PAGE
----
That is a structural phenomenon, not cyclical. It will not heal itself with platitudes about more and better education. New businesses are being formed at the lowest rate in generations. Over the long term, the growth in the job market comes from new businesses. Want to create jobs? Stop increasing costs and regulations and making it harder for entrepreneurs to get started.
And get the SEC to issue the rules that Congress mandated they write over a year ago (the much-ballyhooed JOBS Act), which will make it possible for new ventures to publicly announce their need for capital on the internet without running afoul of the current regulations. The SEC is way behind the 90-day deadline specified in the act. The law as written by Congress is clear. Those groups lobbying for the status quo and standing in the way need to step aside. You are costing young people future jobs. Those are MY kids. And everyone else's.
(Just for the record, I am an equal opportunity employer. I have younger and older employees, all genders and races. Talent and a solid work ethic are the currency I look for.)
As you know, I am a firm believer that the state of the global economy is such that we as investors need to be diversified, flexible, and opportunistic. Consequently, I spend a great deal of time and effort looking into alternative investment strategies and managers. The Mauldin Circle program was created specifically to provide access to "best of breed" alternatives managers that I believe in. That's why I am particularly pleased to announce an upcoming Mauldin Circle webinar event featuring Kyle Bass of Hayman Capital Management, LP.
Many readers will recognize Kyle as one of the few investors who successfully predicted and profited from the subprime mortgage crisis in 2008, making significant gains for his investors. He has since continued to make well-defined predictions on the European sovereign-debt crisis and is a leading provocateur on the unsustainability of Japan's debt.
Please join my partners at Altegris Investments for this special webinar on May 29th and learn more about how Kyle is globally positioned to leverage his investment thesis. This may be the most compelling discussion that you hear all year. I will be in Brussels talking with thought leaders and EU politicians, and Kyle will just be back from Asia and a deep dive into Japan, so we will be giving you the view from both sides.
If you are a qualified purchaser or a licensed investment adviser, qualified to make private placement recommendations, please join us for this exclusive Mauldin Circle webinar on Wednesday, May 29, at 12:00 EDT/9 PDT. Be sure to register here for this event – it will be one of the most interesting discussions of the year.
Upon qualification by my partners at Altegris, you will receive an email invitation. I apologize for limiting this discussion to qualified purchasers and investment advisors, but we must follow the rules and regulations. I look forward to having you at this exclusive Mauldin Circle event. (In this regard, I am president and a registered representative of Millenium Wave Securities, LLC, member FINRA.)
The conference last week was powerful and inspiring. But before we got started, I took time to visit with some of the team at International Stem Cell. We spent a good deal of time going over the exciting research they are doing on stem cells and Parkinson's disease. Even though I have not written about biotech in a long time, I still follow the industry closely. There is just so much promise of real breakthroughs everywhere I look.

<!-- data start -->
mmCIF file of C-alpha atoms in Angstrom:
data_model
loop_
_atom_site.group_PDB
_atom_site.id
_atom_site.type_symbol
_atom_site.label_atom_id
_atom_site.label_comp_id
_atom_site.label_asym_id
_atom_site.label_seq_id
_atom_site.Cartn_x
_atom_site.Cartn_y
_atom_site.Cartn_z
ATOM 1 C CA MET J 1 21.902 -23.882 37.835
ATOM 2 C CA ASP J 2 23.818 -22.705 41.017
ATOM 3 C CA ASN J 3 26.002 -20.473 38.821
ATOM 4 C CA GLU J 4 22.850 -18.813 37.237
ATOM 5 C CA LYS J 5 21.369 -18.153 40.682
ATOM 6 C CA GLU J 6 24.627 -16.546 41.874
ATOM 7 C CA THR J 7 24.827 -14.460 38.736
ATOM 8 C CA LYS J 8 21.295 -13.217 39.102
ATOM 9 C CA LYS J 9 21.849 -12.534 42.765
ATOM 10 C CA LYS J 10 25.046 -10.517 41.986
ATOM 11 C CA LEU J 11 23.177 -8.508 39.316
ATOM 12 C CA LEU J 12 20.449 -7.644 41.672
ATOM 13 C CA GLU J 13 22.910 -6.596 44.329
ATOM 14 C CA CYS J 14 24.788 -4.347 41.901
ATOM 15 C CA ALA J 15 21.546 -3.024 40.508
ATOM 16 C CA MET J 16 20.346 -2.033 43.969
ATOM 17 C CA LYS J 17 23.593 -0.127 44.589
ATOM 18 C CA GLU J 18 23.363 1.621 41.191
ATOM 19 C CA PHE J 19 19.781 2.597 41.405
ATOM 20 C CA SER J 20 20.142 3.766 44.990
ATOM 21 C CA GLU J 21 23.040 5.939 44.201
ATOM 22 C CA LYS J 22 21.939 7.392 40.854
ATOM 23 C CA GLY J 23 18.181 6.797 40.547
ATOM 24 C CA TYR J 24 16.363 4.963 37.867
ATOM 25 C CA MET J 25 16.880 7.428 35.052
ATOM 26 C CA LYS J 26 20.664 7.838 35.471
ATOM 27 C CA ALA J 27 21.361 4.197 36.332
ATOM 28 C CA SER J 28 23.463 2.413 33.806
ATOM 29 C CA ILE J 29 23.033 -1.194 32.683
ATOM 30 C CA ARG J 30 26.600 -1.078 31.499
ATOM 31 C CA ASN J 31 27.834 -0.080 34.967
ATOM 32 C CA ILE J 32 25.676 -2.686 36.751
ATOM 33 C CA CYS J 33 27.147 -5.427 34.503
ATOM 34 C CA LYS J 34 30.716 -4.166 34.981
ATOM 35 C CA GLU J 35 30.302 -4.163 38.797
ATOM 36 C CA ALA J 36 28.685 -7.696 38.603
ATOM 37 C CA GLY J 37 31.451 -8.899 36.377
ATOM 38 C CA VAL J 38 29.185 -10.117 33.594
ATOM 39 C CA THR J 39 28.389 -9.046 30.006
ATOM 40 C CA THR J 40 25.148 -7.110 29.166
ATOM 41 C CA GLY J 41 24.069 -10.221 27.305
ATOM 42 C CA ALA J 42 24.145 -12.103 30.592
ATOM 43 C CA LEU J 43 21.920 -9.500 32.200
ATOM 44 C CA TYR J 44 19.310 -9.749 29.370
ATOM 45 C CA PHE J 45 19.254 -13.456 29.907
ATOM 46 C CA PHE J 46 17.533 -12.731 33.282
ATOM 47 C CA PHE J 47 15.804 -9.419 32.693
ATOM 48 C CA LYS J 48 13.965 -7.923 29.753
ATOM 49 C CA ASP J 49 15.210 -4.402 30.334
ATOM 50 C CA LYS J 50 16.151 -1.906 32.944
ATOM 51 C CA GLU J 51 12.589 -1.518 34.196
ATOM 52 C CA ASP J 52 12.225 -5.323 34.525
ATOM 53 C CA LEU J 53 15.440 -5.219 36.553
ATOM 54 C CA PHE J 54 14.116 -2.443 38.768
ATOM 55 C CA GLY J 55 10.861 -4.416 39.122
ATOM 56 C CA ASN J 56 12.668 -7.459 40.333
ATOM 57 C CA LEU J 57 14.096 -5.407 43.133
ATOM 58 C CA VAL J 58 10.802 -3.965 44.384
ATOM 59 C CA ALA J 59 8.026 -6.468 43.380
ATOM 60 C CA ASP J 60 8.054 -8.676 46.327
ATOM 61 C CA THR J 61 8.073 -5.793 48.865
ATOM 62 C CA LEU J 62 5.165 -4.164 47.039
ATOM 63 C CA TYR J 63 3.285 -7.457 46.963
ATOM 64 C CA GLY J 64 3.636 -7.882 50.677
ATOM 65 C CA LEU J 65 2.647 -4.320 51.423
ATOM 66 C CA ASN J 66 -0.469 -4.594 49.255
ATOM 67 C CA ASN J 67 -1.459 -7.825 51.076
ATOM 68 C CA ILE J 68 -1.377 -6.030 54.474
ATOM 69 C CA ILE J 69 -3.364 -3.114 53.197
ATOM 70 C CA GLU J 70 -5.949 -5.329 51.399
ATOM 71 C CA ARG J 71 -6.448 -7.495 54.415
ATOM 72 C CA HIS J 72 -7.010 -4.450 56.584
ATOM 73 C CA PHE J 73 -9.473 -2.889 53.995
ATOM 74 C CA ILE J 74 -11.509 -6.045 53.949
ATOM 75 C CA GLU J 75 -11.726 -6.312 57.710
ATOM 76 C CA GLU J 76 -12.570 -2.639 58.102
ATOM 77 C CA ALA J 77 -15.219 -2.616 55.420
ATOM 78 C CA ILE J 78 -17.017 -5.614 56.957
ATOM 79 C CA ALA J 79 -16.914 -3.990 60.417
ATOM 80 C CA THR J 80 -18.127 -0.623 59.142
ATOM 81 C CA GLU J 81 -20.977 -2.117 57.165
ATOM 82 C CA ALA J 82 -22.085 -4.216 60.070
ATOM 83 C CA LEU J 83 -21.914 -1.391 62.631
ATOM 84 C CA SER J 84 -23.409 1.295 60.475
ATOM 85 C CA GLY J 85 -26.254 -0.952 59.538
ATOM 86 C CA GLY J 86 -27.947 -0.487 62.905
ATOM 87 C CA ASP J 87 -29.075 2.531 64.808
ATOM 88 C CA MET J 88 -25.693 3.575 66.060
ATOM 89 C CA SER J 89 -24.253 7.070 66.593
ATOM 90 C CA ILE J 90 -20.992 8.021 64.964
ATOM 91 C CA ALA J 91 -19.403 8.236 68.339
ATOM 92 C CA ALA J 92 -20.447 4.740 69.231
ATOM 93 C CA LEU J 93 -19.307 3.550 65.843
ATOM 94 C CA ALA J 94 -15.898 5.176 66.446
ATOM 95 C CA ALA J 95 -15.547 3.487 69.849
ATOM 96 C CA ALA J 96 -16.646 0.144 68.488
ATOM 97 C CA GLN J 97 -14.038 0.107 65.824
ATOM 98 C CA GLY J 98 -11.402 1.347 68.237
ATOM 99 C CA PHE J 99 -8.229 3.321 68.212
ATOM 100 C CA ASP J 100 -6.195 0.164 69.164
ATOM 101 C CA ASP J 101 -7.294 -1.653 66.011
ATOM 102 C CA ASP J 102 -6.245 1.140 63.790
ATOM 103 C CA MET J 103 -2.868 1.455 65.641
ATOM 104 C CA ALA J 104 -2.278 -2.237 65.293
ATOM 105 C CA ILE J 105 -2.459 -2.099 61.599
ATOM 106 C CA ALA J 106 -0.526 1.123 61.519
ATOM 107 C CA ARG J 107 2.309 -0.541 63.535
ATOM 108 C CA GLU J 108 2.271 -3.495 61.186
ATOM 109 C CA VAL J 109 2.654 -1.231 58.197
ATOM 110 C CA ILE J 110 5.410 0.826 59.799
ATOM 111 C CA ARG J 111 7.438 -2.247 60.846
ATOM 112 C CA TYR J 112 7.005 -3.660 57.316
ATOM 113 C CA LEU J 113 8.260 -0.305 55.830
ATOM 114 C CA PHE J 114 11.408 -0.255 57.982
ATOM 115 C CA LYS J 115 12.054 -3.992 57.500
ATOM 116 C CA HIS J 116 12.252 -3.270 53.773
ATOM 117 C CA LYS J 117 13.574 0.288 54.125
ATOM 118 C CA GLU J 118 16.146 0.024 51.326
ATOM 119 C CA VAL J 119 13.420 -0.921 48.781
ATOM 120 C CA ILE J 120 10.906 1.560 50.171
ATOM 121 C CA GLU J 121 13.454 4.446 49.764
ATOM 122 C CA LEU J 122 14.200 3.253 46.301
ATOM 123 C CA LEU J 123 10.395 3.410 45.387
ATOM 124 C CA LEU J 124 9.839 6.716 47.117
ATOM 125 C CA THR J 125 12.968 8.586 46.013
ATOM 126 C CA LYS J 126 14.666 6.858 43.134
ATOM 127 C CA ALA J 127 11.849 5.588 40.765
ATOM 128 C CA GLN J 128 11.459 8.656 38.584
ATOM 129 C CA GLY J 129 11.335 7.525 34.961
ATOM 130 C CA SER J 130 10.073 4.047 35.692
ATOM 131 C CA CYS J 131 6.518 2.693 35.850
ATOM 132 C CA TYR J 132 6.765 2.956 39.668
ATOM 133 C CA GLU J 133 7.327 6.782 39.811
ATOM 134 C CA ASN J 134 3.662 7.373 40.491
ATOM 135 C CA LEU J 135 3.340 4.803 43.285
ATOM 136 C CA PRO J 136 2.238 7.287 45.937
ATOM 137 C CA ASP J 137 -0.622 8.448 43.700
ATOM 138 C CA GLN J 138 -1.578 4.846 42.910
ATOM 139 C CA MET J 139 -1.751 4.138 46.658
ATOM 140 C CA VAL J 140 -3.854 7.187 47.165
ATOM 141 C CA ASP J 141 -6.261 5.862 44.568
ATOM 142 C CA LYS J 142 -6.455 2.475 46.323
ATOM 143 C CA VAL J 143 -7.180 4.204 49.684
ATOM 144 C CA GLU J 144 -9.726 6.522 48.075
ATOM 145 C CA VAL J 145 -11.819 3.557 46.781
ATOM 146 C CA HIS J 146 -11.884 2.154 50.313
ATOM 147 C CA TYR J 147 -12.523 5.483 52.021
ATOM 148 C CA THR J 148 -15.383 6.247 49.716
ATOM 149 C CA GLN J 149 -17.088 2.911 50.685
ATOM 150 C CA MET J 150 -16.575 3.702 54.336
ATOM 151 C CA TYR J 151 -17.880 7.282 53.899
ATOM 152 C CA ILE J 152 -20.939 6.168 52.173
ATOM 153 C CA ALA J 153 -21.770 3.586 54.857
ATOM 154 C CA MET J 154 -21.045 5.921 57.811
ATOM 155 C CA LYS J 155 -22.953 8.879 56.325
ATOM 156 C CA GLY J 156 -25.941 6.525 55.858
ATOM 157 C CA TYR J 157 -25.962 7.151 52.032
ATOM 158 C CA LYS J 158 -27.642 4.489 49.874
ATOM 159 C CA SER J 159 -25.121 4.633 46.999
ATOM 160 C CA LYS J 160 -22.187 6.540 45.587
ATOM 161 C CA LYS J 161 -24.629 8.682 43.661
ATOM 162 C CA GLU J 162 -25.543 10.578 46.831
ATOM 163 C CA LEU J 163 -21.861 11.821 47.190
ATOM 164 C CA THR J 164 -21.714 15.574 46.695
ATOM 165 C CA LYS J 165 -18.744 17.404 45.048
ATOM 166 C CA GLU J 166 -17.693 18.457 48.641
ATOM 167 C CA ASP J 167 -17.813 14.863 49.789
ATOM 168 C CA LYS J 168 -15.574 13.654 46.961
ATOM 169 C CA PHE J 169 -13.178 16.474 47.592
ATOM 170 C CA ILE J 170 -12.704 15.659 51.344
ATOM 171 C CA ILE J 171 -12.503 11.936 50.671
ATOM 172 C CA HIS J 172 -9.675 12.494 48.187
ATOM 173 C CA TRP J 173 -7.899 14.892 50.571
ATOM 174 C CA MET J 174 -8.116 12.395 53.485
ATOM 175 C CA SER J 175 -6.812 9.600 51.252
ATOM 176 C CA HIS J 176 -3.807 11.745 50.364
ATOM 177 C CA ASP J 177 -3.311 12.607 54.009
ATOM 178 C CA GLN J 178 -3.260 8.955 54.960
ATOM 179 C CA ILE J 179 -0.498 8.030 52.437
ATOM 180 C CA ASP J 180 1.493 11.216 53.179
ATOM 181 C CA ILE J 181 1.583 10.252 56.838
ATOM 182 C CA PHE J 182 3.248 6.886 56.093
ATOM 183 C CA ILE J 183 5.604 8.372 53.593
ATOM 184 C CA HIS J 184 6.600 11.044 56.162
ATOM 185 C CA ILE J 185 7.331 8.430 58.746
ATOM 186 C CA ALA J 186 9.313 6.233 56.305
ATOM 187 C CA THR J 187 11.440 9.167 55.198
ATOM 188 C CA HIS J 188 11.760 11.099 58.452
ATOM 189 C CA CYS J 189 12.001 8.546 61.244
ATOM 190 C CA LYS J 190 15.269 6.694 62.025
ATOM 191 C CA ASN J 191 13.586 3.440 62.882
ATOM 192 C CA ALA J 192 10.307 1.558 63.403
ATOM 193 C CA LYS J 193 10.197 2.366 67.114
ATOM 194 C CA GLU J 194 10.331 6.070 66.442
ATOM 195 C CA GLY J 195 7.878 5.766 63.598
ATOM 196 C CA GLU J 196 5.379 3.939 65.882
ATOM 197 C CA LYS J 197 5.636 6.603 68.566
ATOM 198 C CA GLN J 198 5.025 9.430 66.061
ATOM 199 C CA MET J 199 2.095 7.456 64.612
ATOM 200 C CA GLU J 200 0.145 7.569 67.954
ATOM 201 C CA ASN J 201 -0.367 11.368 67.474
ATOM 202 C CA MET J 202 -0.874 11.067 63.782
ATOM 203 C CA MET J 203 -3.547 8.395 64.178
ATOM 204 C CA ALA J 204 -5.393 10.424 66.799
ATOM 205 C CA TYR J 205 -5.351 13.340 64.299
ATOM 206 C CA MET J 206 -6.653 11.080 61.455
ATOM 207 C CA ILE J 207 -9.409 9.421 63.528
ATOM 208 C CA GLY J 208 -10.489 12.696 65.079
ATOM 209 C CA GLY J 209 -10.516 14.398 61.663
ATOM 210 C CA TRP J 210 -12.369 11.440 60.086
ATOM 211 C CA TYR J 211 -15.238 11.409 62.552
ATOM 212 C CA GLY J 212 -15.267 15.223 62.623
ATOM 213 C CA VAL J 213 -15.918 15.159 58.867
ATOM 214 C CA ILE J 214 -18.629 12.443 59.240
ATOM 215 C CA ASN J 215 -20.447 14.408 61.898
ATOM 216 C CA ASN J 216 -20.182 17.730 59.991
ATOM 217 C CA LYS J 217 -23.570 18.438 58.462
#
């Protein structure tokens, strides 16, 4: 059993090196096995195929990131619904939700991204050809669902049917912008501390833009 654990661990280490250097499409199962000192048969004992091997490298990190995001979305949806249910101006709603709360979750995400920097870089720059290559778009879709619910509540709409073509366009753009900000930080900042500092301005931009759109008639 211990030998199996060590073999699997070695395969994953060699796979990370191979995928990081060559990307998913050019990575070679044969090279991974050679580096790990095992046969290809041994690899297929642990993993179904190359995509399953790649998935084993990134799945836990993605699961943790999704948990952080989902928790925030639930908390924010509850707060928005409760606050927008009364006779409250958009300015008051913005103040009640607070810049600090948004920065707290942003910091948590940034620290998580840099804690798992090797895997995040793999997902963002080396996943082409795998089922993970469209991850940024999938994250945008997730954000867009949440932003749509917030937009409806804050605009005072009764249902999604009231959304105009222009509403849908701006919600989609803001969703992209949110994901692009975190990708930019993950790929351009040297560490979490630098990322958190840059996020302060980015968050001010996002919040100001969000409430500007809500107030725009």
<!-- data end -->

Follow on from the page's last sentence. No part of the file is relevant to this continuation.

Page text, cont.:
Yes, ISCO is the company that launched the Lifeline Skin Care product that I have written about. Almost a dozen people at the conference came up and thanked me for recommending they try it. The skin crème is a follow-on of research they were doing on growing skin for burn victims. It is not a miracle, but it has made a difference to many, and the product helps support their far more important research on diseases such as Parkinson's. You can learn about Lifeline at http://bit.ly/0504md.
I believe we will see cures for many of the conditions that afflict us and have so far eluded treatment. I will be writing on my latest biotech findings in future letters.
I leave for Tulsa next weekend to "give away" my daughter Abbi to her fiancé, Stephen. Just Abbi, Stephen, and 200 of their closest friends. "Dad, we just can't cut the list any more!"
The following Wednesday I head for Atlanta for a board meeting of Galectin Therapeutics (another biotech I follow) and then move on the next day to Nashville for a presentation for my partners at Altegris Investments. Then it's back home for a day or so before I fly for Brussels for a speech. I might stop over in London before heading back, but one way or another I'll be spending extensive time with Jonathan Tepper, my Endgame co-author.
It is time to hit the send button and race to the airport. Dallas has a newly built terminal to replace the old one at Love Field. It is very nice and a true upgrade, but there the same old TSA drill and long lines await me. I know there is better technology available than what we are forced to endure. We pay for all this, and those workers are not cheap. Where is the new technology to make airport security faster and more efficient? But kudos to the head of the FCC telling the FAA to allow us to use our iPads as we take off. The FAA is so behind in so many small ways that add up to a bad overall customer experience.
Have a great week. And figure out how to hire an able young person!
Your started to work at the tender age of 10 analyst,